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2002 Château d'Yquem - Case of 12 (half bottles)

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2002 Château d'Yquem - Case of 12 (half bottles)

Original Wooden Case ; Case of 12 Bottles - Half Bottle - 375ml

Starting bid HK$12,000.00
OR

Tasting Notes:

Beautiful apple, vanilla and honey aromas, with just the right amount of new wood. Full-bodied, medium sweet, with lots of pretty pineapple and honey. Long and refined. A beautifully silky and balanced Sauternes. Lots of intensity and well-knit. Unrivaled in this vintage. Best after 2009. 6,500 cases made.

Tasting Notes:

Served from an ex-chateau bottle. The 2002 Chateau d’Yquem has a delightful bouquet with scents of dried honey, marzipan and melted candle wax. It is not the most complex, but it has very good definition. The palate has a controlled, linear opening with fine acidity and a tightly wound spicy core. This 2002 has a slight bitter edge which lends it race and tension. However, there is a touch of austerity here, as if it is holding something back. You might describe this as a serviceable Yquem: everything in its right place, but refusing to let go. This is aYquem sans the ambition of other vintages and yet delicious all the same. Drink now-2035. Tasted March 2014.

Tasting Notes:

I am amazed by this. Usually the dry Yquem is rather oxidized but this is lush and delicious. It smells and tastes like dried pineapple and mango. Hints of yogurt too. Full and rich with an opulent finish. Loving it. Decant an hour before serving and don’t serve it too cold.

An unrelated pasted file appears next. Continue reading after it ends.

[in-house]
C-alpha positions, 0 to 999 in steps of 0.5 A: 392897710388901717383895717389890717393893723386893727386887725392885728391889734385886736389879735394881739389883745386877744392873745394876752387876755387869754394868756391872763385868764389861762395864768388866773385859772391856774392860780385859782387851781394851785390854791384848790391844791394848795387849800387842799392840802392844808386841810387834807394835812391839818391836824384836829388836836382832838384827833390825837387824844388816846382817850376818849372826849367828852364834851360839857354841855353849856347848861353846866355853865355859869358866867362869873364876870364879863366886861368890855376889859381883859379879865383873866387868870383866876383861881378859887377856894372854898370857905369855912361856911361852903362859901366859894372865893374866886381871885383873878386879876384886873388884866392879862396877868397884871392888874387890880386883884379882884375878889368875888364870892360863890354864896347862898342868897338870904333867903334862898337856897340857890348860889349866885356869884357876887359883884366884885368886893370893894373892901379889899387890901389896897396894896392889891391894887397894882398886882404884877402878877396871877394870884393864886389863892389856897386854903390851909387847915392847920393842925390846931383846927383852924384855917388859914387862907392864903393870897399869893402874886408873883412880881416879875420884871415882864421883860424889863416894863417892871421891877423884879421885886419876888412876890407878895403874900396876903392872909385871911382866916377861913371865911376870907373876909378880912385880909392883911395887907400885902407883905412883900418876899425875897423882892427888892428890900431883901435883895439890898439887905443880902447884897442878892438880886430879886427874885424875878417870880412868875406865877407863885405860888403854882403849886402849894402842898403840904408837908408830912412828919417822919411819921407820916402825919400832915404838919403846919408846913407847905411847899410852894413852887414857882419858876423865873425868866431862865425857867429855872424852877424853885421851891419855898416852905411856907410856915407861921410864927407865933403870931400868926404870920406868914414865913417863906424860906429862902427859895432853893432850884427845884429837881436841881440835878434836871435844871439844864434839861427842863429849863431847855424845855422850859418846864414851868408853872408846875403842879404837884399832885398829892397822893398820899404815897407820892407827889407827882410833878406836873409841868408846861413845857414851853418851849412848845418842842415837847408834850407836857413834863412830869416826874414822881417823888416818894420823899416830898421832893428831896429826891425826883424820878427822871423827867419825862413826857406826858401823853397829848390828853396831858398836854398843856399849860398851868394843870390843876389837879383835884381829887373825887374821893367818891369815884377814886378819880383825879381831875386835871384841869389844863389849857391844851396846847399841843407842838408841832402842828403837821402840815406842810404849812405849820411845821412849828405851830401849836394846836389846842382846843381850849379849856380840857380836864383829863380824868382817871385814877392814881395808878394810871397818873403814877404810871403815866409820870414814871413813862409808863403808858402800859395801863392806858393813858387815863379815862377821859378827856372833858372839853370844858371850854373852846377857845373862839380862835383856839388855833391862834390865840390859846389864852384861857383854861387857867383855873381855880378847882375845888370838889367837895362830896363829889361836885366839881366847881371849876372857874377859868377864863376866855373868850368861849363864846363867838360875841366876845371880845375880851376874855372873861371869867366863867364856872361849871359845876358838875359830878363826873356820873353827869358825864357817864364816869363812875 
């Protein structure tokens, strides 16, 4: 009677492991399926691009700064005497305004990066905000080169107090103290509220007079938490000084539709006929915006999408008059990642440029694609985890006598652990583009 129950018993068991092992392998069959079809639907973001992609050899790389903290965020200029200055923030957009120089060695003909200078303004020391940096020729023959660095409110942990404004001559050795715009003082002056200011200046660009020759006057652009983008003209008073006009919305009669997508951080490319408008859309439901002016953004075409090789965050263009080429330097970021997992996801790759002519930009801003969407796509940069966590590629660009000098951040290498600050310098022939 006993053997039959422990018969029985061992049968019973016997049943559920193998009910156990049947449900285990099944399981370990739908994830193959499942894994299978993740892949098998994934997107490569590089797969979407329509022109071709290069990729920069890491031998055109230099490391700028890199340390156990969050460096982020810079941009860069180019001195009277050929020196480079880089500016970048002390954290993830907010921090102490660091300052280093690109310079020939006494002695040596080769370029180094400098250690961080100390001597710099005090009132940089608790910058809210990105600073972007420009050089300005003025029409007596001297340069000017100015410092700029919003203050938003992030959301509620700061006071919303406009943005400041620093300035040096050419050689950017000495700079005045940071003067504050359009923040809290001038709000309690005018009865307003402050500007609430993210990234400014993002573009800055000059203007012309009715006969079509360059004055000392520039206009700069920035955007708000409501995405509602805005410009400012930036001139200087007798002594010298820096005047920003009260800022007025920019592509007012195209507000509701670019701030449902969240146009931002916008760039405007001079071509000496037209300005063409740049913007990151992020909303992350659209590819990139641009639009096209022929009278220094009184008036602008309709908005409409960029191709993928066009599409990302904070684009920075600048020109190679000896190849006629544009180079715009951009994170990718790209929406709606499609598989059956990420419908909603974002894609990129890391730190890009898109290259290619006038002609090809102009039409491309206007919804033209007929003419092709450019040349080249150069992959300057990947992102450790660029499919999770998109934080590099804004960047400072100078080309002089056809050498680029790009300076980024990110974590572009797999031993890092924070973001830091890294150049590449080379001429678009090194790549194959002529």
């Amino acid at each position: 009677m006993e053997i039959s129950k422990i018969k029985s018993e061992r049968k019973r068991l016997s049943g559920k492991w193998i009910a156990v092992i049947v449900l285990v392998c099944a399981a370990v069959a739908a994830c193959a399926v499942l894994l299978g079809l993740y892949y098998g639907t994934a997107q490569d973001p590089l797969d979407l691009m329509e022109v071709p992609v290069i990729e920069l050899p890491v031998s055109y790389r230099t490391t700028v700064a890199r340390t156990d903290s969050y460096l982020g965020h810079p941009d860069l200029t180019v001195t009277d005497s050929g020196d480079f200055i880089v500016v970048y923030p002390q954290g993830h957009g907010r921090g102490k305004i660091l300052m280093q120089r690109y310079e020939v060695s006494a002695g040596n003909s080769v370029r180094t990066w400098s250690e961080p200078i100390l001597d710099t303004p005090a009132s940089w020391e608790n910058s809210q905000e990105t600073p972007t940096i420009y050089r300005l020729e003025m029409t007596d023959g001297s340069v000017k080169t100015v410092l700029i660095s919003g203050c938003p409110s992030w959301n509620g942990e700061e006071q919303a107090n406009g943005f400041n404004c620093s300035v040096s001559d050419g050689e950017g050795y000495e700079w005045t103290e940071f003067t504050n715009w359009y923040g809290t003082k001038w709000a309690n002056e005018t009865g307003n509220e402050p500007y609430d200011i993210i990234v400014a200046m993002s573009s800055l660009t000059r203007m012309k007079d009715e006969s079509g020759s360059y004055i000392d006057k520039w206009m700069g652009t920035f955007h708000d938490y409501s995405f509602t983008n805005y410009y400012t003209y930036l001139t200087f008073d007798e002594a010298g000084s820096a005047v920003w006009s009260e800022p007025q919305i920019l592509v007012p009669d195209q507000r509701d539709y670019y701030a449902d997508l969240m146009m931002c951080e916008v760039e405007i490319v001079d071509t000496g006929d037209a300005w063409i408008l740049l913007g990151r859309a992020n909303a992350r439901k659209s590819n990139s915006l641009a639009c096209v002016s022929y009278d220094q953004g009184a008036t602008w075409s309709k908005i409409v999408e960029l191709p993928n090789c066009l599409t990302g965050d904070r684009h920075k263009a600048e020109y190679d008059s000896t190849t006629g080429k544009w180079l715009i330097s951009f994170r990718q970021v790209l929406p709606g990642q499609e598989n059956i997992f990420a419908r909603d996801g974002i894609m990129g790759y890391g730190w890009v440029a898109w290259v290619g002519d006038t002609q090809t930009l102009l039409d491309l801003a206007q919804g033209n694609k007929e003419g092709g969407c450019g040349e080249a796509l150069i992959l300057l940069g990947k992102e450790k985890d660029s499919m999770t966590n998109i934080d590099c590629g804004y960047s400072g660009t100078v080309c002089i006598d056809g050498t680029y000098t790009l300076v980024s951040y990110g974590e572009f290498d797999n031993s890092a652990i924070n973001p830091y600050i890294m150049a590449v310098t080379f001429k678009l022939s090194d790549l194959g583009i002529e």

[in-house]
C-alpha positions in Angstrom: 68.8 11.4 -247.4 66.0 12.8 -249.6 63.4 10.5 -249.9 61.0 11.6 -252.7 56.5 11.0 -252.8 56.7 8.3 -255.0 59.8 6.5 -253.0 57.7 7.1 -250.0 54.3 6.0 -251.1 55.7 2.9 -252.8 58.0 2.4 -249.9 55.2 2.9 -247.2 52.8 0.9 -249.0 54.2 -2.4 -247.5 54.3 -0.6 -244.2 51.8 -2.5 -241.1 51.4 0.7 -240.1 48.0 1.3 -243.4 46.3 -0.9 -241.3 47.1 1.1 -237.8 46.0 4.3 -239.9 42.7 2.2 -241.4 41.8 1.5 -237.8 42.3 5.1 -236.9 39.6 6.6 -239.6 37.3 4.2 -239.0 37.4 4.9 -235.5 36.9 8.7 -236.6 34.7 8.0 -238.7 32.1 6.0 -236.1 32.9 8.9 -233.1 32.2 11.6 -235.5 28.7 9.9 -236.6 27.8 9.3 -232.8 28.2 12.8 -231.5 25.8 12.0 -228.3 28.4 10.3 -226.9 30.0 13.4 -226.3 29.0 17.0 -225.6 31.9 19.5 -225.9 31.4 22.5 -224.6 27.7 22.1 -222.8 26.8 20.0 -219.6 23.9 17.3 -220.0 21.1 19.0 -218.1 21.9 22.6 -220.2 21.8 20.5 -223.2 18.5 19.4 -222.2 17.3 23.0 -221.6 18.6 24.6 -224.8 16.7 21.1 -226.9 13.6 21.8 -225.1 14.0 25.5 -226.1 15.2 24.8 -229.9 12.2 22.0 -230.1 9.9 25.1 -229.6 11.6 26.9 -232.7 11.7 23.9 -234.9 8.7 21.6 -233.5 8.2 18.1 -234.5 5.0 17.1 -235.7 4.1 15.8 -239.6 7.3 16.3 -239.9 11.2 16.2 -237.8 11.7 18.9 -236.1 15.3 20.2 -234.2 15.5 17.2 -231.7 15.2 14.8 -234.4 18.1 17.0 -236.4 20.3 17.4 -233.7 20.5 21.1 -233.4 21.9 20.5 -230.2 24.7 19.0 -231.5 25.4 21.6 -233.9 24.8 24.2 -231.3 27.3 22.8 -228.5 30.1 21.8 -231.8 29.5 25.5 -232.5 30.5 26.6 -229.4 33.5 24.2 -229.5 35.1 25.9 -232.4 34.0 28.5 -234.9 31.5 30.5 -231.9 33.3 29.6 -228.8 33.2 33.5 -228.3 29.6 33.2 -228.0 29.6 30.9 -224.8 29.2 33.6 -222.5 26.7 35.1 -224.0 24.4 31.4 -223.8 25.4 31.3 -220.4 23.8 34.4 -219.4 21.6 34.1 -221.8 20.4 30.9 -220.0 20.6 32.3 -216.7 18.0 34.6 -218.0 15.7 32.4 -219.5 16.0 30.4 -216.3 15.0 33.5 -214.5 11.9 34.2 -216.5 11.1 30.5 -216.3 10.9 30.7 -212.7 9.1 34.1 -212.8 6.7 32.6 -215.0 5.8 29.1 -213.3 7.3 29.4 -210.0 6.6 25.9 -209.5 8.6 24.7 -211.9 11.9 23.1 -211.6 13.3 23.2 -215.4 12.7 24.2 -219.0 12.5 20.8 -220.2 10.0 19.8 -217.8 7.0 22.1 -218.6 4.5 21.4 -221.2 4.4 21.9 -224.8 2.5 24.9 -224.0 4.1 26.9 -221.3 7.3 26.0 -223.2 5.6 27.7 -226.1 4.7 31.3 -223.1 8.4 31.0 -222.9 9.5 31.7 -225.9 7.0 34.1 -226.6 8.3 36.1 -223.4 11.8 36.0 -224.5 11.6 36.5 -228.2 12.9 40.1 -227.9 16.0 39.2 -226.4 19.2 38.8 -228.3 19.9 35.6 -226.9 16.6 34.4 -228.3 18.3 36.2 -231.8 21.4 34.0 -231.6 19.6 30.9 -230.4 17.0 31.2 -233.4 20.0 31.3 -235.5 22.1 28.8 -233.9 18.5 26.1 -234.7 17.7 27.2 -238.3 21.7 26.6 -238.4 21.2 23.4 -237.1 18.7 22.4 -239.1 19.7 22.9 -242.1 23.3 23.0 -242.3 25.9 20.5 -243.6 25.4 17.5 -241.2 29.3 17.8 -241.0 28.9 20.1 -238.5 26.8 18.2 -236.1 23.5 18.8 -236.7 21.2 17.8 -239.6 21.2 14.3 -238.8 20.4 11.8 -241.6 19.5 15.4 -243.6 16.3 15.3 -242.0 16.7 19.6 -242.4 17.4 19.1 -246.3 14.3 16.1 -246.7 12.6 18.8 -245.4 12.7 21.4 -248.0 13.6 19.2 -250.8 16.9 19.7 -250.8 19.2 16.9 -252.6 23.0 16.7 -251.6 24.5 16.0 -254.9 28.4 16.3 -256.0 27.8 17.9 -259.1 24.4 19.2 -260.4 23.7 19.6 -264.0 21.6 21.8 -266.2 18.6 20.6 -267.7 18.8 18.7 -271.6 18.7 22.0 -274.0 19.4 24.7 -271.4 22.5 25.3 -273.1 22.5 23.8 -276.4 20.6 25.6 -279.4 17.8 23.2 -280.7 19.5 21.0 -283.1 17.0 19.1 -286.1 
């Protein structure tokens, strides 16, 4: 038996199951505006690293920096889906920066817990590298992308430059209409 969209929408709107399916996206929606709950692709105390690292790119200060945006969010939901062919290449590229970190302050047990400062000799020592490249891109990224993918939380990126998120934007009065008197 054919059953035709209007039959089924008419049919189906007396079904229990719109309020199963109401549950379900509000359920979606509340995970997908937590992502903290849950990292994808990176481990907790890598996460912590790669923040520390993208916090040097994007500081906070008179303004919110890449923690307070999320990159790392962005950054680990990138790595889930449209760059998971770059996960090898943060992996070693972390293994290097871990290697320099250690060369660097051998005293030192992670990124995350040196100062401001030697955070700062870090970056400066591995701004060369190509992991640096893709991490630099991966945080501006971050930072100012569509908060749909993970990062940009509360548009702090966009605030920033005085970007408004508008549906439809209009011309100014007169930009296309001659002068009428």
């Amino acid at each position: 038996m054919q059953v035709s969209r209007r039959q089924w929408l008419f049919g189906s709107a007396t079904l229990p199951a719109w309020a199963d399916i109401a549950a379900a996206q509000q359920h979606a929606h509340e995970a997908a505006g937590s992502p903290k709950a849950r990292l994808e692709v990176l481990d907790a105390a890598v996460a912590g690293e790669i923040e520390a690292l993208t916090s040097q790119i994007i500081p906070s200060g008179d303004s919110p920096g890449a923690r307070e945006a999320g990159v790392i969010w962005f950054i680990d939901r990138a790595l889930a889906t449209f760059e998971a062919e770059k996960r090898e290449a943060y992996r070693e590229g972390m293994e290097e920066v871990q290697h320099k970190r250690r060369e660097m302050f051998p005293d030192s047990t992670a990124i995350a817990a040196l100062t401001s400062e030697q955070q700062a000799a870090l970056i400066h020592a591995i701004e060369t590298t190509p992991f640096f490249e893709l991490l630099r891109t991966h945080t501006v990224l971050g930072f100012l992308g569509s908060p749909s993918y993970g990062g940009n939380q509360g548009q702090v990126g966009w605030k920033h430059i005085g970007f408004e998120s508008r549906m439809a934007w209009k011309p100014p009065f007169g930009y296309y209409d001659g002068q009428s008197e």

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Château d'Yquem (French: [ʃɑto d ikɛm]) is a Premier Cru Supérieur (Fr: "Superior First Growth") wine from the Sauternes, Gironde region in the southern part of the Bordeaux vineyards known as Graves. In the Bordeaux Wine Official Classification of 1855, Château d'Yquem was the only Sauternes given this rating, indicating its perceived superiority and higher prices over all other wines of its type. Yquem's success stems largely from the site's susceptibility to attack by "noble rot" (Botrytis cinerea). Wines from Château d'Yquem are characterised by their complexity, concentration and sweetness. A relatively high acidity helps to balance the wine's sweetness. Another characteristic for which Château d'Yquem wines are known is their longevity. With proper care, a bottle will keep for a century or more. During this time, the fruity overtones will gradually fade and integrate with more complex secondary and tertiary flavours. Since 1959 (though not every year), Château d'Yquem has also produced a dry white wine called Ygrec (Fr: the letter "Y"), made from an equal blend of Sémillon and Sauvignon blanc. Ramon Felipe Eyquem had made a fortune as a herring and wine merchant and had bought the estate in 1477 from Guilhem Duboys, seigneur de Juillac. Pierre Eyquem, Seigneur of Montaigne, had been the mayor of Bordeaux. His son Michel Eyquem de Montaigne died in 1592. Château d'Yquem was acquired by Jacques de Sauvage in December 1593. De Sauvage acquired the property from the French monarchy by exchanging other lands that he owned for what was then referred to as the 'House of Yquem'. The site has been home to a vineyard since at least 1711 when the estate became fully owned by Léon de Sauvage d'Yquem. In 1785 it passed to the Lur-Saluces family when Françoise-Joséphine de Sauvage d'Yquem married Count Louis-Amédée de Lur-Saluces, a godson of Louis XV and Lady Victoire de France. Monsieur Lur-Saluces died three years later, and his wife subsequently focused her energy on sustaining and improving the estate. While Minister Plenipotentiary to France, Thomas Jefferson visited the château and later wrote, "Sauterne.[sic] This is the best white wine of France and the best of it is made by Monsieur de Lur-Saluces." Jefferson ordered 250 bottles of the 1784 vintage for himself, and additional bottles for George Washington. However, at that time the technique of allowing noble rot to infect grapes had not yet been discovered, so the wine Jefferson was drinking was a different sweet wine.[citation needed] The 1811 Château d'Yquem, a comet vintage, has exhibited what wine experts like Robert Parker have described as exceptional longevity with Parker scoring the wine a perfect 100 points when tasted in 1996. After the 1968 death of the Marquis Bernard de Lur-Saluces, the château was run by Comte Alexandre de Lur-Saluces, a minority (7%) owner. The Comte inherited a typical annual production of 66,000 bottles a year. After the 1973 oil crisis, demand fell and prices plummeted. The price of a bottle of d'Yquem dropped to 35 francs; prices began to rise only in the 1980s. Under the Comte's leadership, "tractors replaced horses, collapsing cellars were renovated, and unused acreage was planted", with production in good years reaching 100,000 bottles and sales about $10 million. Following a bitter family feud and the decision of Eugene de Lur-Saluces (Alexandre's other brother) to sell part of his 47% share of the business, on 28 November 1996, the French luxury goods giant LVMH Moët Hennessy – Louis Vuitton bought 55% of Château d'Yquem from the family of the Comte Alexandre de Lur-Saluces for about $100 million. The Comte, after first challenging the sale in court for over two years, was kept as the manager of the estate. On 17 May 2004, the Comte retired and was replaced by the current managing director of Château Cheval Blanc, Pierre Lurton. The Comte had been known for being particularly dedicated towards maintaining quality, going so far as to reject an entire batch of the wine if he did not like the results of a randomised testing. In 2006, a 135-year vertical (containing every vintage from 1860 to 2003) was sold by The Antique Wine Company in London for $1.5 million, one of the highest prices ever paid for a single lot of wine. Also that year, Dior and Château d'Yquem together created a skin care product made from the sap of the Yquem vines. In July 2011, an 1811 bottle of Château d’Yquem sold for £75,000 ($117,000) at the Ritz in London to a private collector, Christian Vanneque, to become the most expensive bottle of white wine ever sold. The vineyard has 126 hectares (310 acres) in the Sauternes appellation, though only 100 hectares (250 acres) are in production at any time. Each year, vines from two to three hectares are grubbed up and left fallow for a year. Since grapes from newly planted vines are not worthy of the chateau name for five to seven years, about 20 hectares are held in reserve each year. The vines consist of 80% Sémillon and 20% Sauvignon blanc, though the latter's vigour implies the proportions are more nearly equal in the final wine. Harvesting is carefully timed, and on average six tries through the vineyard are undertaken each year to ensure that only the botrytized grapes are selected. The yield averages nine hectolitres per hectare (2.5 acres), compared to the usual twelve to twenty hectolitres per hectare in Sauternes. The grapes are pressed three times and transferred to oak barrels for maturation over a period of about three years. On average, 65,000 bottles are produced each year. In a poor vintage, the entire crop is deemed unworthy of bearing the Château's name and sold anonymously; this happened nine times in the 20th century: 1910, 1915, 1930, 1951, 1952, 1964, 1972, 1974, and 1992 and in the 21st century one time: 2012.